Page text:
An Evening of Experimentation and Exceptional Groove

Image by Justin Filpes

By Xin-Rui Lee, staff writer 

There’s no easy way to describe Tortoise in a single coherent sentence. With a career spanning a quarter of a decade and 7 complex genre-defying albums under their belts, if there’s anything they’ve got in multitudes it’s street cred. They’ve dabbled in the instrumental realms of “deconstructed” jazzy sounds, prog-rock, post rock etcetera etecetra, and now releasing their latest album The Catastrophist seven years after we thought they were done, they’re starting to throw in vocals. Venturing out to Gowanus, Brooklyn, we saw the five-piece pioneers at their second sold out show in NYC.

The venue is a converted 1920’s textile warehouse, ready to suit all of your groove laden performance needs. The ceiling is tiled with acid wash panels of metal that then taper off to copper waves of various magnitudes. The crowd is slim an hour after doors and people are ambling about as a thick black curtain cordons off the stage, filling their time by spending money on drinks and band merchandise (especially since the crowd is of an age where they can afford to spend on drinks and band merch i.e. Older.) When the stage is finally set up, the curtain is pulled back to reveal 3 drum kits, a marimba, bongos, a hazardous number of wires, and all manners of distortion pedals, gadgets and gizmos galore. There’s a laptop too, and it’s not a Mac. Needless to say we are thoroughly impressed.

Image by Justin Filpes

Beginning their performance un-punctually around 8.24pm, the trio of percussionists entitled Man Forever comes on stage in t-shirts and jeans. They set the vibe for the evening, relaxed and casual, but entirely engaged and serious about the music. For the next 20 minutes or so, they play one song. Furiously pounding their drums, beads of sweat start to trickle down their faces 10 minutes in, but they remain focused and keep the rhythm, and for this we must commend their sheer stamina.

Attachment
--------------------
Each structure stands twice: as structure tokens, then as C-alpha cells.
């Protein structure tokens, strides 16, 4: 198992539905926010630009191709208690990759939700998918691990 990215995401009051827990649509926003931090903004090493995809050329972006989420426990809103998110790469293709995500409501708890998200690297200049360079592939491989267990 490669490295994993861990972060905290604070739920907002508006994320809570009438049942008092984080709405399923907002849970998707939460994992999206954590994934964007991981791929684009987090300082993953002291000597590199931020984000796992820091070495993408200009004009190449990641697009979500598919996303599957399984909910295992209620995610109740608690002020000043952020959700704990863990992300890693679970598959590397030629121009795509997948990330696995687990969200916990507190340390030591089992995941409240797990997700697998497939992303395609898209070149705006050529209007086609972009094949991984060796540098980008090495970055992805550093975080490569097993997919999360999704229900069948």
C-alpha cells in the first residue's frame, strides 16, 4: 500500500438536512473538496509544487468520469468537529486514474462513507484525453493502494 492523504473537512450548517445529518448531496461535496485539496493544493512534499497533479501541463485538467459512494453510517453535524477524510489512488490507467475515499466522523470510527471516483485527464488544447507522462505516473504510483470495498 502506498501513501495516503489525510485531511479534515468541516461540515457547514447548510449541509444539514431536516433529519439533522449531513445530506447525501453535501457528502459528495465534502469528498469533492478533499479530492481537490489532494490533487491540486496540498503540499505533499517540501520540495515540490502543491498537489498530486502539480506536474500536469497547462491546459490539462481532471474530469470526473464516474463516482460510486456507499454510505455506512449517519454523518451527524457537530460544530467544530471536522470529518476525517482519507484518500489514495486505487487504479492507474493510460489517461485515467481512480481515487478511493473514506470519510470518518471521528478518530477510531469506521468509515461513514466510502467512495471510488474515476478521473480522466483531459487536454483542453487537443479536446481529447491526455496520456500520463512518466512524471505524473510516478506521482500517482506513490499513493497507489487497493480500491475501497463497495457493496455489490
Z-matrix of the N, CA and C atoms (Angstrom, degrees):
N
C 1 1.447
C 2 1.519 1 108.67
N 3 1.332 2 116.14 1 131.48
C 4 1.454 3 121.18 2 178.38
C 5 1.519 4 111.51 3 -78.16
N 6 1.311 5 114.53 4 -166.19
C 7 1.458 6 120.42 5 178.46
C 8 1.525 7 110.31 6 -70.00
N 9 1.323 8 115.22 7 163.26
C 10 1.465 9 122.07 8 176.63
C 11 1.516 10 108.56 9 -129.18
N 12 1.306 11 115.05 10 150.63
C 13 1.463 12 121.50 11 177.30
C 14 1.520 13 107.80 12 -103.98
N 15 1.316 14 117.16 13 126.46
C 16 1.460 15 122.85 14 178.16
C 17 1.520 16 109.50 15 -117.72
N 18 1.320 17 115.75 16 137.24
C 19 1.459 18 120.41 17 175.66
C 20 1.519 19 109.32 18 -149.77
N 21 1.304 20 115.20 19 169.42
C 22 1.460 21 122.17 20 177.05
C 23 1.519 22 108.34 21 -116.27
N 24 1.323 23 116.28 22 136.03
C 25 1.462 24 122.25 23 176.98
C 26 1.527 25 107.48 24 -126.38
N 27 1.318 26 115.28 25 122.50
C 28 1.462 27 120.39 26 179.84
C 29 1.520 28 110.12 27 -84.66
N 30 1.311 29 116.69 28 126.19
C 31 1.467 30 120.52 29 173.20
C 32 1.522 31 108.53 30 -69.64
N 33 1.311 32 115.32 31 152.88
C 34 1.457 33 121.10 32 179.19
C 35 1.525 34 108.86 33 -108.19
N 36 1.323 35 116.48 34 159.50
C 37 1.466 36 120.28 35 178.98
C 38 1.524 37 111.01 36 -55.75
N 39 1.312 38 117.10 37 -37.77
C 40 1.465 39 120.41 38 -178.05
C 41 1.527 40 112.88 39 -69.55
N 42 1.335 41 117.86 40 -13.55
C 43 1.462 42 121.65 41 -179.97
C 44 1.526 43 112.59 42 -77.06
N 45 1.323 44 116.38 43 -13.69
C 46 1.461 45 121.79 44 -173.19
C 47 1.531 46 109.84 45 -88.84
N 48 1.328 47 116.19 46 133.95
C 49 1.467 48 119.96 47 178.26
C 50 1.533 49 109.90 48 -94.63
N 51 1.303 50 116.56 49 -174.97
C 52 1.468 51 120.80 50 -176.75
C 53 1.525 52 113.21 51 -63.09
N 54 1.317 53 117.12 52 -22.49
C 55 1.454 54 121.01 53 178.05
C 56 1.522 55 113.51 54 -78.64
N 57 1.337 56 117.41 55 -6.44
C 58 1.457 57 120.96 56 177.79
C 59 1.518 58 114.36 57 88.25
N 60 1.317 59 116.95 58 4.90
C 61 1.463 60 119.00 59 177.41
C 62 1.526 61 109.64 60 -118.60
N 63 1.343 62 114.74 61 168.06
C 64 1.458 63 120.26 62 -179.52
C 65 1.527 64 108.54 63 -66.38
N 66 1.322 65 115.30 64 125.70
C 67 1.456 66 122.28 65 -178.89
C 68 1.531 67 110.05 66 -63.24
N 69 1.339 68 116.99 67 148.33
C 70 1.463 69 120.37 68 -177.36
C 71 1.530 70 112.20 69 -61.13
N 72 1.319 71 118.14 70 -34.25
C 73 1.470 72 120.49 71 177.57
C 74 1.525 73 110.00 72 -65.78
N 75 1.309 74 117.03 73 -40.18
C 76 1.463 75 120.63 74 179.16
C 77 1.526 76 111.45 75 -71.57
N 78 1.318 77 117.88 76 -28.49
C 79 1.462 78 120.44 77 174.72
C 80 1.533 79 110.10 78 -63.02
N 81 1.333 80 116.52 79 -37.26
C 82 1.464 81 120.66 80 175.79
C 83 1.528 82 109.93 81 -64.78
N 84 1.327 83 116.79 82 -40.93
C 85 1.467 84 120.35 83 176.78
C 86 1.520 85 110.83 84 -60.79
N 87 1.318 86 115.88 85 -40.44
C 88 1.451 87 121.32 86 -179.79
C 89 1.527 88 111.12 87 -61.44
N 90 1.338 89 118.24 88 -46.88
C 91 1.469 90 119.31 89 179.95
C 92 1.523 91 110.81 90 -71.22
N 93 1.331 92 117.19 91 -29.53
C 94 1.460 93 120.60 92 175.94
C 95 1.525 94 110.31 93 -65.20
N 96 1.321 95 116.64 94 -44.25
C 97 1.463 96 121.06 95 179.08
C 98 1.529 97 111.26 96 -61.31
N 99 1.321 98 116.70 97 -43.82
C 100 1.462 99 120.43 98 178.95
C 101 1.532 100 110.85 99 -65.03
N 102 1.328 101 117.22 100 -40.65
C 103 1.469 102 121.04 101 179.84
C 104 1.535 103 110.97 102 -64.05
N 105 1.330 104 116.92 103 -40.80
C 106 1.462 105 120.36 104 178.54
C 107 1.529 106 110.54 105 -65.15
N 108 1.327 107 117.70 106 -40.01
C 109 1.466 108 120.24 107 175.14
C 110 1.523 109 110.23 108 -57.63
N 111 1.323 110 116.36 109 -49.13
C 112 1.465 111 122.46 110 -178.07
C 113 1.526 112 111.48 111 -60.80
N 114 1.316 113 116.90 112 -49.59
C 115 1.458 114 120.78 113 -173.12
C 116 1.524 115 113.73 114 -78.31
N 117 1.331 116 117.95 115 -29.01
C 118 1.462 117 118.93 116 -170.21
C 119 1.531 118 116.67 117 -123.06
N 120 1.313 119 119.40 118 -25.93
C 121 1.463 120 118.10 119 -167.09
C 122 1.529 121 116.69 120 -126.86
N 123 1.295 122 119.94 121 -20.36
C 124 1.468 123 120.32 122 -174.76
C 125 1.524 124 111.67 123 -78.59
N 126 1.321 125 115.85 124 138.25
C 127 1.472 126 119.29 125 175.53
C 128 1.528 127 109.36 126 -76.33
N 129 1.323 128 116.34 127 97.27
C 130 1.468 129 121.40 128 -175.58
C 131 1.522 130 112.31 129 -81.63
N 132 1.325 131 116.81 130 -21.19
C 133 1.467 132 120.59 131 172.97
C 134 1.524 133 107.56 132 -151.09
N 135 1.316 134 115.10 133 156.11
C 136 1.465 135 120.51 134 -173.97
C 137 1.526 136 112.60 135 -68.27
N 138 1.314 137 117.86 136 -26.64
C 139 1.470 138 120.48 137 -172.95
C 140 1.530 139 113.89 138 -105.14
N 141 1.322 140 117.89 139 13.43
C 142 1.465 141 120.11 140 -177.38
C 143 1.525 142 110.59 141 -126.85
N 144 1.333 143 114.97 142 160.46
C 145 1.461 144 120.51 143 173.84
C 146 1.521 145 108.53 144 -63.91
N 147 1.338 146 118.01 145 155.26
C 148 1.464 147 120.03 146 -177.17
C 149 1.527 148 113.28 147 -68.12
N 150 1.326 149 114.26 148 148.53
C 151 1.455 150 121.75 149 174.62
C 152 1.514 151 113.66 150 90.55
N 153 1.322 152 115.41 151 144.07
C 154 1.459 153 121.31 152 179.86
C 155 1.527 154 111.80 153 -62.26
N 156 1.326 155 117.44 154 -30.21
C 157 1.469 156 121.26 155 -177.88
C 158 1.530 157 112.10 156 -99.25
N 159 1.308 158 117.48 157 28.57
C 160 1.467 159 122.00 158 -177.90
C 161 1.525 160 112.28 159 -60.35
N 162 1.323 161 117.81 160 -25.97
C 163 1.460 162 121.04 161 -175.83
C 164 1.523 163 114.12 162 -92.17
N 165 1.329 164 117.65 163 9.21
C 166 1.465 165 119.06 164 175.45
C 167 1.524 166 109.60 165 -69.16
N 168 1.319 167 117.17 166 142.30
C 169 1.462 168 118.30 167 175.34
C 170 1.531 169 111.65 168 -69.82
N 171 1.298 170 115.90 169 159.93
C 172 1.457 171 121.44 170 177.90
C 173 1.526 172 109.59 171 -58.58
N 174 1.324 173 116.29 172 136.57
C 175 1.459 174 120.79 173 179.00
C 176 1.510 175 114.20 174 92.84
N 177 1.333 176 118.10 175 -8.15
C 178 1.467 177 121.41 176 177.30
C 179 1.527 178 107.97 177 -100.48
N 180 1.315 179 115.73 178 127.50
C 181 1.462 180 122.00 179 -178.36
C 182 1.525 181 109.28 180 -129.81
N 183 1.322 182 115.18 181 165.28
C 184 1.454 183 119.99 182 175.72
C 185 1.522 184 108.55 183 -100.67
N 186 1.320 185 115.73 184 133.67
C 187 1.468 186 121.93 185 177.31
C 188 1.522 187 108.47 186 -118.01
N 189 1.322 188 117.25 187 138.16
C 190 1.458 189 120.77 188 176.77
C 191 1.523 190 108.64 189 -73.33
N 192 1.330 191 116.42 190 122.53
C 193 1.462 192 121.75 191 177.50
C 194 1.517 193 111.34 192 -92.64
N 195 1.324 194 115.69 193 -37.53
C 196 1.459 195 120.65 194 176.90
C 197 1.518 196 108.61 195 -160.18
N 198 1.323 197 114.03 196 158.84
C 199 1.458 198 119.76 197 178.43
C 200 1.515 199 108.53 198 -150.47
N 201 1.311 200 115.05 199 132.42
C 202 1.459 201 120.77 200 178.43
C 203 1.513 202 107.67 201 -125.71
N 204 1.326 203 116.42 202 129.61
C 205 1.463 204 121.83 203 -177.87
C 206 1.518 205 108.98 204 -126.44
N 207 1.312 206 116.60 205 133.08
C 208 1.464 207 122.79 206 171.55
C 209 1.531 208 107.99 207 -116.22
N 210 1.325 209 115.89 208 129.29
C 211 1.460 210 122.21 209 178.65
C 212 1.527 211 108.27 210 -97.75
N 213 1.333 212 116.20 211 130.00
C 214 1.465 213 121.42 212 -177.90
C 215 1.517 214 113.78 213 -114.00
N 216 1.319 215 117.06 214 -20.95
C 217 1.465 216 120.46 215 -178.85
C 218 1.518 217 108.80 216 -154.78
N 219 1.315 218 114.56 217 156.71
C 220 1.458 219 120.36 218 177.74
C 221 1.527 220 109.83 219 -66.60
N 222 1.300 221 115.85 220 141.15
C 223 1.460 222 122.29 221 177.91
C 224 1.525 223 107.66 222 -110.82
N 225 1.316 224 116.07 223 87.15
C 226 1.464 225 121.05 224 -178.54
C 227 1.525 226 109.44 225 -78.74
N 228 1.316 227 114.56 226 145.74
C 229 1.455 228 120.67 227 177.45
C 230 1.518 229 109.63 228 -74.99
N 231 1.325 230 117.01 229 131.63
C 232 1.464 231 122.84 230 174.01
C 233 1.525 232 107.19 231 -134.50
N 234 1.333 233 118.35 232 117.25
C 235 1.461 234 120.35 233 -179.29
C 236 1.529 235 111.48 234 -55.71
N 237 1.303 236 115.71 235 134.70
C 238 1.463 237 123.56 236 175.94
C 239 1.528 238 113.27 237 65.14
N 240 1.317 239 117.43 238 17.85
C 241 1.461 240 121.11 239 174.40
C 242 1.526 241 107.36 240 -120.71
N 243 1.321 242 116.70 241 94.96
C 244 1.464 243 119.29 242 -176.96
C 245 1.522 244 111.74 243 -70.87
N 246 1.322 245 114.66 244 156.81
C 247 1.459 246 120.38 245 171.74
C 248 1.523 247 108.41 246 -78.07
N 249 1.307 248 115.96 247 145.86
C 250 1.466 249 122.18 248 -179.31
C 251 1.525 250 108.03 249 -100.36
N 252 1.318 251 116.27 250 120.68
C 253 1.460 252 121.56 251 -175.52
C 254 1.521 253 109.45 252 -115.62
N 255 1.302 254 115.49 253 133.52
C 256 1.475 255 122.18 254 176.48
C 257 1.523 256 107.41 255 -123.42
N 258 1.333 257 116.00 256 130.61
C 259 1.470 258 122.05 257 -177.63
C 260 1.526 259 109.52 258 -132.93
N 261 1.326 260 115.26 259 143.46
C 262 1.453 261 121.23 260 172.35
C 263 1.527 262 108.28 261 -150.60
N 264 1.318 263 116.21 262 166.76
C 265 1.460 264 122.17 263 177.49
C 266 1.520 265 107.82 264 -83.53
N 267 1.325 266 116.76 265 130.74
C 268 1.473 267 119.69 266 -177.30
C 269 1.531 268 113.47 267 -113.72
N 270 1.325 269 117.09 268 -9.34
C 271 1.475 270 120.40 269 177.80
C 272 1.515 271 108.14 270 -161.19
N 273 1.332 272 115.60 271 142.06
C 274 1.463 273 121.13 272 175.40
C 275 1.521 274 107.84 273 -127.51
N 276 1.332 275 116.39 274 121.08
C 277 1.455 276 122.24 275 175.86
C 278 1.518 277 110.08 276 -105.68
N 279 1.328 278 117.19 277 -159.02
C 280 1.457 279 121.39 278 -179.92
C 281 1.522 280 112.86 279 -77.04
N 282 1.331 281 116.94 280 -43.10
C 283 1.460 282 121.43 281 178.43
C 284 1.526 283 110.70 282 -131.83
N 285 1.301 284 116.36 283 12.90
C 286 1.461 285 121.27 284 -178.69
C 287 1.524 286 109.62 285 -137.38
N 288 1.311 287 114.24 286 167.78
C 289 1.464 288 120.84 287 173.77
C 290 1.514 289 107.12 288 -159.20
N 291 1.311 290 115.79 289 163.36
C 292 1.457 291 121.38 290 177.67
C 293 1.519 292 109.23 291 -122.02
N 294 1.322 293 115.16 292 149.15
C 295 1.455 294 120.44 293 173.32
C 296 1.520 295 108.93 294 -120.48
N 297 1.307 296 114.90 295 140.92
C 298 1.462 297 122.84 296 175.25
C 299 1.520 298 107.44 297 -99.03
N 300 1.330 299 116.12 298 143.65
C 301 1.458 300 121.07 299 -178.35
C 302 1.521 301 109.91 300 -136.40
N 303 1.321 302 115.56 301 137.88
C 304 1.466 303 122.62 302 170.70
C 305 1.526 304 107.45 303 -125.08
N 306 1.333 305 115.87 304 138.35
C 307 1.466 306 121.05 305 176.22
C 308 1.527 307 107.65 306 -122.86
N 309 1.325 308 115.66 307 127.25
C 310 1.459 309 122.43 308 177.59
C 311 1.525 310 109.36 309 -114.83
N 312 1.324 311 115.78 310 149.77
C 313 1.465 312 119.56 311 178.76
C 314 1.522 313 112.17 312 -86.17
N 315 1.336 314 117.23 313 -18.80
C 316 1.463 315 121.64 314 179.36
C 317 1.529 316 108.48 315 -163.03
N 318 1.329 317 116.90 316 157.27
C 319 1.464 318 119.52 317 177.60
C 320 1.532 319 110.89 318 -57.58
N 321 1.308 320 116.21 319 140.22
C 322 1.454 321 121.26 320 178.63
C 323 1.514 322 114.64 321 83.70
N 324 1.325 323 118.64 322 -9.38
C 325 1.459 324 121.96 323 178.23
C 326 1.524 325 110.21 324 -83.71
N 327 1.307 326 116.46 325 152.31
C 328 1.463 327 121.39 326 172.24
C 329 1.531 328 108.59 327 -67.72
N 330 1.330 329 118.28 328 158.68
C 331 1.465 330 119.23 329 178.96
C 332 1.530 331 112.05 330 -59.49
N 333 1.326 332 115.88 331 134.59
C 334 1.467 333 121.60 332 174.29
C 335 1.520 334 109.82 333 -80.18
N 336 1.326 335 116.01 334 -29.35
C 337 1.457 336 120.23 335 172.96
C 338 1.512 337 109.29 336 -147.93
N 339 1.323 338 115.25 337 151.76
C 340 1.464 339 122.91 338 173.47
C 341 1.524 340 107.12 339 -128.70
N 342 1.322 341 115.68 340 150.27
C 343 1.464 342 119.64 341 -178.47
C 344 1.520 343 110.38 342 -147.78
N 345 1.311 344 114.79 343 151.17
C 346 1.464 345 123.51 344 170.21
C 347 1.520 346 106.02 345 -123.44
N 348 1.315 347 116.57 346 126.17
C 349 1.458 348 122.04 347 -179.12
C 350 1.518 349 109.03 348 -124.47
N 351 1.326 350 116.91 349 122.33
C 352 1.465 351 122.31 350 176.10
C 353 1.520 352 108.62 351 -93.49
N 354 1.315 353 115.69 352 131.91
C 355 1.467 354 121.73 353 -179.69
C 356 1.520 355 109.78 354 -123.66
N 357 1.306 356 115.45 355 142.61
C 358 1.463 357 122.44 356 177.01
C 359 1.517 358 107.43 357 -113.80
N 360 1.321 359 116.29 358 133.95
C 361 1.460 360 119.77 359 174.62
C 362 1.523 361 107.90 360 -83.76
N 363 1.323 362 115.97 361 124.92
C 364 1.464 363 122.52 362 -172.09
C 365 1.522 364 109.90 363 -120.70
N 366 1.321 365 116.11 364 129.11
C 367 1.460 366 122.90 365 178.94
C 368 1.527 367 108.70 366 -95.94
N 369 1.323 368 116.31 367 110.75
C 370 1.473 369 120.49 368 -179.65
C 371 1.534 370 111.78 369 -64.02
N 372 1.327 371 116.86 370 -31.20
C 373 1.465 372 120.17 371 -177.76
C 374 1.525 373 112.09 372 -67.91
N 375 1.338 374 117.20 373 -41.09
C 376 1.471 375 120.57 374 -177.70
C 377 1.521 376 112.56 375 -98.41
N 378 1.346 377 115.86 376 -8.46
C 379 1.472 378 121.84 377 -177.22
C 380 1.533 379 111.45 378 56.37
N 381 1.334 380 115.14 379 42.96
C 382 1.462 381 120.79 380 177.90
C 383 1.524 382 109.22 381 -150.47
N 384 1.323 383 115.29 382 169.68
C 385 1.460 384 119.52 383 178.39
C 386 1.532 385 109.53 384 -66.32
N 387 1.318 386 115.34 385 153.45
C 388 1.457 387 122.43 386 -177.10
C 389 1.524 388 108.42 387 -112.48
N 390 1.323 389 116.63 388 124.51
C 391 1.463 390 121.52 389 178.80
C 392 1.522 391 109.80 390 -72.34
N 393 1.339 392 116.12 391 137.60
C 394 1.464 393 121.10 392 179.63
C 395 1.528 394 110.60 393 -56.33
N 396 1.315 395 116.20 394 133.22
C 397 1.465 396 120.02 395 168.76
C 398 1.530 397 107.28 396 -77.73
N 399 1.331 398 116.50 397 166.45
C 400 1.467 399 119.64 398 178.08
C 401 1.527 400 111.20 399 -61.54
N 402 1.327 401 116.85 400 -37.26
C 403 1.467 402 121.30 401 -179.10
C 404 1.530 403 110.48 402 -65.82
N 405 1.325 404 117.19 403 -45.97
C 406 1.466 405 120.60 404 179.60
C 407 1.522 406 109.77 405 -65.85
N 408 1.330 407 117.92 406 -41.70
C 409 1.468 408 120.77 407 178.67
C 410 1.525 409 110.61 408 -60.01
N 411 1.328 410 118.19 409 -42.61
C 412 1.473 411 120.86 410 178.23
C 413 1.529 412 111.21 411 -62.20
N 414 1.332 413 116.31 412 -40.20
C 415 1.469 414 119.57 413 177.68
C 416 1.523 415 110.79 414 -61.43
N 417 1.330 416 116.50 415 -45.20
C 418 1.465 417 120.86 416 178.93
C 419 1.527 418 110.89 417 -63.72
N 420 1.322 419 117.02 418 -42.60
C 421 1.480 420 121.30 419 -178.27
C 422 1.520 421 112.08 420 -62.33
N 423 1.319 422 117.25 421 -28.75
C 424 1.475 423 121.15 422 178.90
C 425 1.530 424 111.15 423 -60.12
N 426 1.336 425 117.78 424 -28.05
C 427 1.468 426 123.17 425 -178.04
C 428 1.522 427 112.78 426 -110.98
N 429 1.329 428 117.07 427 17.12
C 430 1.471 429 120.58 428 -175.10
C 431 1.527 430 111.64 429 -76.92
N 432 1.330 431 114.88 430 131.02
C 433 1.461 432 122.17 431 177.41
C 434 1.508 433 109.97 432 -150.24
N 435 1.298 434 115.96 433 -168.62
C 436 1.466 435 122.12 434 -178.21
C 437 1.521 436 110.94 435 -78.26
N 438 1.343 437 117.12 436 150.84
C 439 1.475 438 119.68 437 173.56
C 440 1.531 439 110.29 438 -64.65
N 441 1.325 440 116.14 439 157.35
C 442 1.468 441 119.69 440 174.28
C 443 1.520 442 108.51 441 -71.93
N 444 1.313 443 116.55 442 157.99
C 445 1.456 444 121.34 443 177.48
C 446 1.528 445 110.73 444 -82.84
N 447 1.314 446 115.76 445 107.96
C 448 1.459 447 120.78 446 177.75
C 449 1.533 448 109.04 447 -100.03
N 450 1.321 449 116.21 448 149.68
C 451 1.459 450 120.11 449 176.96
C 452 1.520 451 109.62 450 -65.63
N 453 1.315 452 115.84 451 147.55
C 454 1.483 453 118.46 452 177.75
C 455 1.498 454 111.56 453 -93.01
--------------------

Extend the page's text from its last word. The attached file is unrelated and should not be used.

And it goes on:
Image by Justin Filpes

Man Forever make their exit, and before long the lights dim and the music morphs into sounds of a tropical forest. Previously veiled beneath a cloth, an instrument somewhat akin to a mini organ that sits in the middle of the venue is revealed to be some sort of mish mash between a synthesizer and an Indian pedal harmonium. An eerie pink light is cast across Jaime Fennelly (otherwise known as Mind Over Mirrors), the man that helms this fascinating beast. He begins with a single undulating chord as audience members start to form a circle around him. He then builds loops upon loops as more people gather round, and to watch the pedals crumple beneath his feet is oddly entrancing. If you’re into music that sounds like it’s meant for dancing across the universe, we recommend you check him out. He ends his performance without saying a single word.

As Tortoise set up, the room is finally filled. Looking around one can’t help but notice it’s a male dominated audience. What is it about post rock instrumentals that draw men like moths to a flame? Greeted by applause of a lower tone than usual, Tortoise makes their entrance.

“We’re gonna need you to be really quiet…” Dan Bitney instructs the audience, to which they increase the volume of their applause. “I’m just jokin! Make some noise!”

And with that line, we become painfully aware that witty banter isn’t quite their strong suit. But the characteristic dad humour is greatly endearing. Launching into their set, the diversity of Tortoise’s sound is astounding. Some moments the bass reverberates throughout your entire being, and the next you feel like you could place the tune in a spy flick, and then maybe a samba. With each song they reshuffle their positions on stage and claim different instruments, every member evidently having an impressive degree of musical mastery. Midway through “Monica” from Standards, a cymbal malfunctions and they awkwardly attempt to fix the situation.

“Sometimes music is like people, it breaks down.”

The forgiving audience attempts to cushion the silence.

“We’re fans of you’re band!” someone calls out as John Herndon scrambles to find a replacement cymbal. This back and forth between band and audience continues throughout the evening and features a chorus of wolf howls (yes, wolf howls), birdcalls, and lots of whistling. For their first encore, they bring out Georgia Humbley from Yo La Tengo to perform “Yonder Blue” from The Catastrophist.

After their second encore, which comprised of songs from their earlier albums, the band take a final bow. “Thank you Brooklyn! You are too kind!” the otherwise quiet Doug McCombs proclaims in the voice of an overzealous baseball commentator. “And thank you to Georgia Humbley! The greatest musician! To ever grace! This planet earth!”


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